South Korean illustrator Jee-ook Choi has adopted a minimal approach to her work and describes her style as “dry and poetic”. We shared her poster work and illustrations last year and while Jee-ook is still conveying ambiguous narratives through considered linework, it’s clear Jee-ook has pared back her images even more, making us focus on the finer details.
“I try to put complex emotions into my illustrations, but I’m careful not to overdo it,” she explains. “I enjoy the process of composing and arranging an image. It’s good to keep changing while I work, and avoid planning completely from the beginning. To be honest, I spend more time worrying what to draw rather than the actual drawing.”
With commissions from The New Yorker and Stella magazine, Jee-ook enjoys the challenge of working with a client and brief in mind. “There’s not as much freedom in commercial and editorial work, but I think it’s interesting to come up with ideas with limitations,” the illustrator says. “I think it’s great to balance what the client wants, the audience wants and what I want.”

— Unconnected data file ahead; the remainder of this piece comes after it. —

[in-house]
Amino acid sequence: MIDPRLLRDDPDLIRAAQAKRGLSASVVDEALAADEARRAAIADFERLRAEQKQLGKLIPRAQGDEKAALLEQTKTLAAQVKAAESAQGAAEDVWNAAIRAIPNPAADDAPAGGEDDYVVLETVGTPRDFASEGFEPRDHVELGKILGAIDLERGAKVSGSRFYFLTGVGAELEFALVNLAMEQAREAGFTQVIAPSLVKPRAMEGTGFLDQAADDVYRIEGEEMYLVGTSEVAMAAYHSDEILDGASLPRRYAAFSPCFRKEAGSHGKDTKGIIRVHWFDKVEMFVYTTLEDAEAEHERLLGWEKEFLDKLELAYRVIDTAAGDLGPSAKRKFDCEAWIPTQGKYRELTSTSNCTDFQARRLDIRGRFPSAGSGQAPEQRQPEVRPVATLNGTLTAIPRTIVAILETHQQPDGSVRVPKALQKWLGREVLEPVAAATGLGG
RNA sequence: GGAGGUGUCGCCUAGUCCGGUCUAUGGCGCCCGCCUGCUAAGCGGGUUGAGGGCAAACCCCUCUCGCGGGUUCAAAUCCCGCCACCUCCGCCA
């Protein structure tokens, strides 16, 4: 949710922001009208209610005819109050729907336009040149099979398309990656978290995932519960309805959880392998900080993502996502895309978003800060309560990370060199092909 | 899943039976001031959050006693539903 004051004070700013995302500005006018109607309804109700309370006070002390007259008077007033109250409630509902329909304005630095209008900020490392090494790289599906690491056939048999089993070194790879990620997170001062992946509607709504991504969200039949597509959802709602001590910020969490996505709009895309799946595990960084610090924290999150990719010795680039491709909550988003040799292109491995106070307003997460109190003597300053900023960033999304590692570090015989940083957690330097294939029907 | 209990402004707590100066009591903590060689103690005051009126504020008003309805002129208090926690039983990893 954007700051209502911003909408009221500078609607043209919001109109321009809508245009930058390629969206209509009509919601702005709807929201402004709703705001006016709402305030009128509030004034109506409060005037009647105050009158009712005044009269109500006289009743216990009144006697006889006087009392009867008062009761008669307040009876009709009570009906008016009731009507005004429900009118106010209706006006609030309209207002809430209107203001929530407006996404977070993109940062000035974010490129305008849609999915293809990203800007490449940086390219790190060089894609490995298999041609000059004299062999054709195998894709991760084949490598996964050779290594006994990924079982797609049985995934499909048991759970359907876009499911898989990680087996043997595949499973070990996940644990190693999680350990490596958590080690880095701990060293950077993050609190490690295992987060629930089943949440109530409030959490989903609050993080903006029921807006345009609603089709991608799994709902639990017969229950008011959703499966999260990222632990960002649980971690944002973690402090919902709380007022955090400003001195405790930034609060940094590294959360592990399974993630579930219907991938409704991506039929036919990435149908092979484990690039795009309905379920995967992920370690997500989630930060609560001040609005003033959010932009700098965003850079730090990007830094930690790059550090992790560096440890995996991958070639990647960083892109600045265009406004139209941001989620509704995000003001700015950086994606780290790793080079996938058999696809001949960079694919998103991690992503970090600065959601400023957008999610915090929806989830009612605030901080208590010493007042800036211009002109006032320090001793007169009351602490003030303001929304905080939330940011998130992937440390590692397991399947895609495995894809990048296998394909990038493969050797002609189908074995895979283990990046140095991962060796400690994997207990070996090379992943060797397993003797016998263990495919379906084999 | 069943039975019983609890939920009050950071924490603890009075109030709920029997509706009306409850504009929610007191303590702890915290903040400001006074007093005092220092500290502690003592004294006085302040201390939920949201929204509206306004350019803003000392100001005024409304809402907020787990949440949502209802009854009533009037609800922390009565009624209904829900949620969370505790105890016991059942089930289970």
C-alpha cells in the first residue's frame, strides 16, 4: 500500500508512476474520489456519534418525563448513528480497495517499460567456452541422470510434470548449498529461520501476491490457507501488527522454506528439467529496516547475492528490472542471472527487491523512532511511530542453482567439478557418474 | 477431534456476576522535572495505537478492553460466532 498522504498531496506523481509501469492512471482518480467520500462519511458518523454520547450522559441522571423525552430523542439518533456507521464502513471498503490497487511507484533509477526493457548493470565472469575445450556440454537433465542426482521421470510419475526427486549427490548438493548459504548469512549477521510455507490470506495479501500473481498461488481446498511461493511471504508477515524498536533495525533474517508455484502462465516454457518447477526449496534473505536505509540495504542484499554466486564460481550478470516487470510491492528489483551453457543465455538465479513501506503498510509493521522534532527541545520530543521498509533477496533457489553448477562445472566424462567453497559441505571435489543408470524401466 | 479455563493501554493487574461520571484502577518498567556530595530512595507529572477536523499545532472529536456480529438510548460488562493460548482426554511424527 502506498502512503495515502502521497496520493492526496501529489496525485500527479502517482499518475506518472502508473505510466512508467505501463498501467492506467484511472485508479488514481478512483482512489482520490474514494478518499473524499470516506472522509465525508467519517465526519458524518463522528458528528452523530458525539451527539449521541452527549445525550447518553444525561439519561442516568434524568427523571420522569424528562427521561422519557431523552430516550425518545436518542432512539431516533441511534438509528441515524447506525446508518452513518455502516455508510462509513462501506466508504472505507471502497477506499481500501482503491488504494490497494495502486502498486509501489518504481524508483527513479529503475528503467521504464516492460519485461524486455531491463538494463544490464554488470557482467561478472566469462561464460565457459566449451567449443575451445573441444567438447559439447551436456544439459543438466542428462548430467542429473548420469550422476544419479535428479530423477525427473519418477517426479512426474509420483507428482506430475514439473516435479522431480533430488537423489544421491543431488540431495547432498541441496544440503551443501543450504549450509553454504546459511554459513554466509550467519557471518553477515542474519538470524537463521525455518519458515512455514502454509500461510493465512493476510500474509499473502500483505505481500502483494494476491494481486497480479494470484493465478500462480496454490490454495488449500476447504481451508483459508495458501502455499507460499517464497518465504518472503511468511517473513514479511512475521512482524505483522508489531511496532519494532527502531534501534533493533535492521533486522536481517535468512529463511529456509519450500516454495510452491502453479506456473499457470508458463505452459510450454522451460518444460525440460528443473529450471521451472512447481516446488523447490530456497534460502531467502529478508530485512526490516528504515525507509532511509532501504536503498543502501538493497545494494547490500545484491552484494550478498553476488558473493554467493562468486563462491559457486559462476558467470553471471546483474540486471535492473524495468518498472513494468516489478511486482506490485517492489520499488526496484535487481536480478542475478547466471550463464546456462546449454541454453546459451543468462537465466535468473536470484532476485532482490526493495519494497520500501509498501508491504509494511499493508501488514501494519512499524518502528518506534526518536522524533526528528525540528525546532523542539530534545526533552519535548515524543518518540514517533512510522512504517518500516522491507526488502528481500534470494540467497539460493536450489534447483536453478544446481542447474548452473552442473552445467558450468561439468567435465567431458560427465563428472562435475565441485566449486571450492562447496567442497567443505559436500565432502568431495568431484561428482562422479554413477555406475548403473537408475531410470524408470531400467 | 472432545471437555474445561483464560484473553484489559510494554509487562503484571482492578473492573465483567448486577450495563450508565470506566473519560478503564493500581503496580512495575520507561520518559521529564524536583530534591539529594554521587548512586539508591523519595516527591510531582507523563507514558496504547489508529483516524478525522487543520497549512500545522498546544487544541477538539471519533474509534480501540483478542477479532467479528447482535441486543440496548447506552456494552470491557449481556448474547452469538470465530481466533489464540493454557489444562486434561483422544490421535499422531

Jee-ook sees her work as using visuals to express and “understand a less logical world” and through this most recent work we see obscure sights like a cloaked crumbling figure, graphic waves and a floating lasso elegantly drawn in muted tones.
- Standards Manual return with catalogue of 400 objects relating to New York City Transit
- Emma King's publication rewrites Orwell's "1984" using Donald Trump's tweets
- It’s a new dawn, it’s a new day – it’s Best of the Web!
- Bolade Banjo photographs the perseverance of Detroit’s student athletes
- Alex Grigg animates Steve Stoute’s homage to Biggie Smalls
- Billy Clark applies his graphic sensibilities to his minimal yet textured illustrations
- Polaroid’s creative director Danny Pemberton introduces new brand Polaroid Originals
- Artist Dominique Pétrin on creating her very own domestic product
- Universal Everything animate emotive wallpapers for new iPhone devices
- Herburg Weiland’s meticulous editorial designs are typographically-driven
- The Visual History of Type author Paul McNeil selects and dissects his six favourite faces
- Breakdown Press’ Joe Kessler picks out his most-treasured books